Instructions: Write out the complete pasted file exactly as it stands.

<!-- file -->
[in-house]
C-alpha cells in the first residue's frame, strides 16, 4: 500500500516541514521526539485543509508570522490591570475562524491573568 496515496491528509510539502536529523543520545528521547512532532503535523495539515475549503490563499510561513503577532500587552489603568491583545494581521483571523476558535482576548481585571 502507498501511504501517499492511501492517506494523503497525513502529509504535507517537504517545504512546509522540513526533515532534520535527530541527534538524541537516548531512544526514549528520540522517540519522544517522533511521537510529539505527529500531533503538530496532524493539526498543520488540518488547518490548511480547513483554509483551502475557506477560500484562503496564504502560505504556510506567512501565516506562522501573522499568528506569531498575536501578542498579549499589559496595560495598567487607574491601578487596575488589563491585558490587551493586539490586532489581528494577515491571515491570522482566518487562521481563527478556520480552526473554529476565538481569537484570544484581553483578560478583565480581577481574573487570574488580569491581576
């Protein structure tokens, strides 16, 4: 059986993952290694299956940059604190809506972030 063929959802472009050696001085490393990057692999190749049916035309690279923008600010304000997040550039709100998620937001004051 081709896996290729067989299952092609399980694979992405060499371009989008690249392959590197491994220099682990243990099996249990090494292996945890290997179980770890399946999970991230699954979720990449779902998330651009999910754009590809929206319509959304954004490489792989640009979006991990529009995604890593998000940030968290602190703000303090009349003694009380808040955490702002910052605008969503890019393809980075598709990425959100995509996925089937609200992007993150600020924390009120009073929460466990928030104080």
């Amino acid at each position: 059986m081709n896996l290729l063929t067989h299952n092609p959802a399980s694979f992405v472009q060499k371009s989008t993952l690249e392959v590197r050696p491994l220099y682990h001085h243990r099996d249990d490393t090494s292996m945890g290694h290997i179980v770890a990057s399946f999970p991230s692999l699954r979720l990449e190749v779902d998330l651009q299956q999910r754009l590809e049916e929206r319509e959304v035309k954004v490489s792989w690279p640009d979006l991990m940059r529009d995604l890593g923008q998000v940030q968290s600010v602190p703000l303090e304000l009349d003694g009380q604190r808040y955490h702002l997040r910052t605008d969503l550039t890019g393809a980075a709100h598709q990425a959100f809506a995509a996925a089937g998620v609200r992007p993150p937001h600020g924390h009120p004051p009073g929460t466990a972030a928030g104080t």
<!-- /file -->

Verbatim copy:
[in-house]
C-alpha cells in the first residue's frame, strides 16, 4: 500500500516541514521526539485543509508570522490591570475562524491573568 496515496491528509510539502536529523543520545528521547512532532503535523495539515475549503490563499510561513503577532500587552489603568491583545494581521483571523476558535482576548481585571 502507498501511504501517499492511501492517506494523503497525513502529509504535507517537504517545504512546509522540513526533515532534520535527530541527534538524541537516548531512544526514549528520540522517540519522544517522533511521537510529539505527529500531533503538530496532524493539526498543520488540518488547518490548511480547513483554509483551502475557506477560500484562503496564504502560505504556510506567512501565516506562522501573522499568528506569531498575536501578542498579549499589559496595560495598567487607574491601578487596575488589563491585558490587551493586539490586532489581528494577515491571515491570522482566518487562521481563527478556520480552526473554529476565538481569537484570544484581553483578560478583565480581577481574573487570574488580569491581576
């Protein structure tokens, strides 16, 4: 059986993952290694299956940059604190809506972030 063929959802472009050696001085490393990057692999190749049916035309690279923008600010304000997040550039709100998620937001004051 081709896996290729067989299952092609399980694979992405060499371009989008690249392959590197491994220099682990243990099996249990090494292996945890290997179980770890399946999970991230699954979720990449779902998330651009999910754009590809929206319509959304954004490489792989640009979006991990529009995604890593998000940030968290602190703000303090009349003694009380808040955490702002910052605008969503890019393809980075598709990425959100995509996925089937609200992007993150600020924390009120009073929460466990928030104080």
């Amino acid at each position: 059986m081709n896996l290729l063929t067989h299952n092609p959802a399980s694979f992405v472009q060499k371009s989008t993952l690249e392959v590197r050696p491994l220099y682990h001085h243990r099996d249990d490393t090494s292996m945890g290694h290997i179980v770890a990057s399946f999970p991230s692999l699954r979720l990449e190749v779902d998330l651009q299956q999910r754009l590809e049916e929206r319509e959304v035309k954004v490489s792989w690279p640009d979006l991990m940059r529009d995604l890593g923008q998000v940030q968290s600010v602190p703000l303090e304000l009349d003694g009380q604190r808040y955490h702002l997040r910052t605008d969503l550039t890019g393809a980075a709100h598709q990425a959100f809506a995509a996925a089937g998620v609200r992007p993150p937001h600020g924390h009120p004051p009073g929460t466990a972030a928030g104080t």